The Orange Alert designation made it easy. Sissy Harms would come with me–I guess I was the Imam in this case, she was the bodyguard? That would be a gig and a half, me going in for some fiery preaching and, were I one of the radicals, a nice sideline of terrorist encouragement. Ha! Anyway, Judi and the girls would button up and hunker down, not alarmed, just ready to rock and roll should the need arise. Probably the finest week-before-her-birthday present we could have arranged for our bloodthirsty Willow. Wayne Bruce and Carolyn West would be echoing the arrangement across the driveway, former assassins Seed and Beets would be on standby just down the road a bit, and we were good to go.

Our erstwhile visitors drove sedately enough, the bodyguard type piloting a maroon GMC Yukon SUV, two wheel drive version. The SUV looked awfully shiny, as did the jeans and flannel shirts worn by the two men. So, not country folks but trying to look like they were. The burly fellow with the shooter tucked in under his armpit had really overdone it with a fringed leather jacket that did little to hide the bulge. Not a spot or a stain or a worn spot on that jacket; this was likely the first time he’d ever worn it. Two bits to a dollar, it was new off the rack from some supposedly high-end western clothing store.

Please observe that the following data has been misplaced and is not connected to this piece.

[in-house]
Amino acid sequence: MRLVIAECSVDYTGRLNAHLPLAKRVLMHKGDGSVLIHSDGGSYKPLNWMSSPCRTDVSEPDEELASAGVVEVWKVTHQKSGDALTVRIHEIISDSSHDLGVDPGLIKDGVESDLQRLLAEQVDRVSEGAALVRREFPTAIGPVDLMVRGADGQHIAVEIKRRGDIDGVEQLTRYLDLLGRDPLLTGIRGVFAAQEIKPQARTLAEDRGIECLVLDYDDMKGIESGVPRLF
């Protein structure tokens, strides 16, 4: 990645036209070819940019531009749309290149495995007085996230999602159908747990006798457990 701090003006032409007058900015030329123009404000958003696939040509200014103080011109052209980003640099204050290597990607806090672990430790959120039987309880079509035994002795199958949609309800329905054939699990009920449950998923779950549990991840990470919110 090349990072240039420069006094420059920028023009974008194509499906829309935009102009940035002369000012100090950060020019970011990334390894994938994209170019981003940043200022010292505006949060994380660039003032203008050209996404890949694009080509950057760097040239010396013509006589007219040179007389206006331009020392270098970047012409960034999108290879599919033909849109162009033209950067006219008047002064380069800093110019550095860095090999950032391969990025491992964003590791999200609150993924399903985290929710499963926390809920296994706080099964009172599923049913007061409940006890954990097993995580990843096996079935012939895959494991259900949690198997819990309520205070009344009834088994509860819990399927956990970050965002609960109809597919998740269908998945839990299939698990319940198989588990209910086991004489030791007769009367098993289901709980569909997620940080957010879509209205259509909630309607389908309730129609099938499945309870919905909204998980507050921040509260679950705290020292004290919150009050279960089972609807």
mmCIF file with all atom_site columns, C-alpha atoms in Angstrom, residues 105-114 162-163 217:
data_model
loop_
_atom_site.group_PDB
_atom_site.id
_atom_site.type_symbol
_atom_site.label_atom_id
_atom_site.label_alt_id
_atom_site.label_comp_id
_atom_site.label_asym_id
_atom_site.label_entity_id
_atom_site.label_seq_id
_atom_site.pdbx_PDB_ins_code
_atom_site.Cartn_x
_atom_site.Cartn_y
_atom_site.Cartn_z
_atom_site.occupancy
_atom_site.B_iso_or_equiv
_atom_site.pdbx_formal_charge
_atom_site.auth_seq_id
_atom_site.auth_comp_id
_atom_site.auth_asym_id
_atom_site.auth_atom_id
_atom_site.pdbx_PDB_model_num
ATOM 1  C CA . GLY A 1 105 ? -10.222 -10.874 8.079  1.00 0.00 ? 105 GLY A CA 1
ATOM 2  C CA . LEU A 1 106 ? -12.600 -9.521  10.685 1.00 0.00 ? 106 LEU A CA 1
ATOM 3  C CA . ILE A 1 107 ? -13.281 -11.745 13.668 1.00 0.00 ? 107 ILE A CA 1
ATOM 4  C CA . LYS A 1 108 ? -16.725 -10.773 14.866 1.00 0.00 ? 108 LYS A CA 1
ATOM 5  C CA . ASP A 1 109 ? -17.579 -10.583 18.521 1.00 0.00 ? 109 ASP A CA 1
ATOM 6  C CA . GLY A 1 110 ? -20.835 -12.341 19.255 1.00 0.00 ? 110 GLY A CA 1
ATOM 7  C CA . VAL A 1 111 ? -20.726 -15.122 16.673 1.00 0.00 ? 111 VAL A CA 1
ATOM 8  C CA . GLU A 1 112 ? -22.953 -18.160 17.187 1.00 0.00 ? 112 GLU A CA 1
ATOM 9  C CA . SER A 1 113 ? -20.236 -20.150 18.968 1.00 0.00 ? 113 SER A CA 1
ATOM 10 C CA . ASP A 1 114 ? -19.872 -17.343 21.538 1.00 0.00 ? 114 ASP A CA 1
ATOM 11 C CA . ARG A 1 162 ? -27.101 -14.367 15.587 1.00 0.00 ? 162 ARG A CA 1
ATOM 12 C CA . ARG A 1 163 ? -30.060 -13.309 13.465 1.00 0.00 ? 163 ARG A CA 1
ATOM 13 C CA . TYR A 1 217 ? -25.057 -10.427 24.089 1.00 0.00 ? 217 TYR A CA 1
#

Mostly, the bodyguard was in guard mode and the other fellow radiated…what? Arrogance, maybe. Scorn? Barely leashed hostility, certainly. But that didn’t mean he was a religious cleric; he could as easily be a true believer family member who opposed Holly’s marriage to Herschel. I couldn’t quite visualize the robe and turban Philip had imagined the man wearing.